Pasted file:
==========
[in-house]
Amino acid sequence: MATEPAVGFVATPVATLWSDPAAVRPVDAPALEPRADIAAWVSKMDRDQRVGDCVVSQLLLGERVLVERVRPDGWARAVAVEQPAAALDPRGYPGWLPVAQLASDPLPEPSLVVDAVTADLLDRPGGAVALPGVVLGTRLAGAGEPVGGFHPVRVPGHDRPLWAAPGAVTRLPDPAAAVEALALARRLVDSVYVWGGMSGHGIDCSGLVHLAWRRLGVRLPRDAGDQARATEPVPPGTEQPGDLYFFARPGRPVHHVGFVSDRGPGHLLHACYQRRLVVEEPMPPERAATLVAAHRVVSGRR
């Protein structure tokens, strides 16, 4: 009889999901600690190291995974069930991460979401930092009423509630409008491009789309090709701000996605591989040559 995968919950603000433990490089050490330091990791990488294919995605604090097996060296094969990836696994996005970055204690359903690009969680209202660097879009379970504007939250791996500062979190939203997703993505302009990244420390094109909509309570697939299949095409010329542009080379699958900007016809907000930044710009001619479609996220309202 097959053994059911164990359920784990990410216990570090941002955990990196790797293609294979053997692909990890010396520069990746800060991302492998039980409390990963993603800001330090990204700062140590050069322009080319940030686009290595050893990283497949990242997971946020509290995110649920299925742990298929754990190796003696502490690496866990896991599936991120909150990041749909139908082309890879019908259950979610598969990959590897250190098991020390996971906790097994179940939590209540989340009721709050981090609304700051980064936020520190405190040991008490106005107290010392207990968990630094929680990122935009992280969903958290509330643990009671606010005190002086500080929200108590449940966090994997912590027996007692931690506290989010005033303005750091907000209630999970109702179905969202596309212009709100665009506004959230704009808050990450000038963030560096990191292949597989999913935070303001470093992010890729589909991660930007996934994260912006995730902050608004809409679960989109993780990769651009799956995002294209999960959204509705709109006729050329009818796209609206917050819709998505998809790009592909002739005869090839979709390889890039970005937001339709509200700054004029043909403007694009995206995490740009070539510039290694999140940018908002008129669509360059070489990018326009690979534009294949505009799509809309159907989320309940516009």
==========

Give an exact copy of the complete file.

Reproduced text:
[in-house]
Amino acid sequence: MATEPAVGFVATPVATLWSDPAAVRPVDAPALEPRADIAAWVSKMDRDQRVGDCVVSQLLLGERVLVERVRPDGWARAVAVEQPAAALDPRGYPGWLPVAQLASDPLPEPSLVVDAVTADLLDRPGGAVALPGVVLGTRLAGAGEPVGGFHPVRVPGHDRPLWAAPGAVTRLPDPAAAVEALALARRLVDSVYVWGGMSGHGIDCSGLVHLAWRRLGVRLPRDAGDQARATEPVPPGTEQPGDLYFFARPGRPVHHVGFVSDRGPGHLLHACYQRRLVVEEPMPPERAATLVAAHRVVSGRR
């Protein structure tokens, strides 16, 4: 009889999901600690190291995974069930991460979401930092009423509630409008491009789309090709701000996605591989040559 995968919950603000433990490089050490330091990791990488294919995605604090097996060296094969990836696994996005970055204690359903690009969680209202660097879009379970504007939250791996500062979190939203997703993505302009990244420390094109909509309570697939299949095409010329542009080379699958900007016809907000930044710009001619479609996220309202 097959053994059911164990359920784990990410216990570090941002955990990196790797293609294979053997692909990890010396520069990746800060991302492998039980409390990963993603800001330090990204700062140590050069322009080319940030686009290595050893990283497949990242997971946020509290995110649920299925742990298929754990190796003696502490690496866990896991599936991120909150990041749909139908082309890879019908259950979610598969990959590897250190098991020390996971906790097994179940939590209540989340009721709050981090609304700051980064936020520190405190040991008490106005107290010392207990968990630094929680990122935009992280969903958290509330643990009671606010005190002086500080929200108590449940966090994997912590027996007692931690506290989010005033303005750091907000209630999970109702179905969202596309212009709100665009506004959230704009808050990450000038963030560096990191292949597989999913935070303001470093992010890729589909991660930007996934994260912006995730902050608004809409679960989109993780990769651009799956995002294209999960959204509705709109006729050329009818796209609206917050819709998505998809790009592909002739005869090839979709390889890039970005937001339709509200700054004029043909403007694009995206995490740009070539510039290694999140940018908002008129669509360059070489990018326009690979534009294949505009799509809309159907989320309940516009």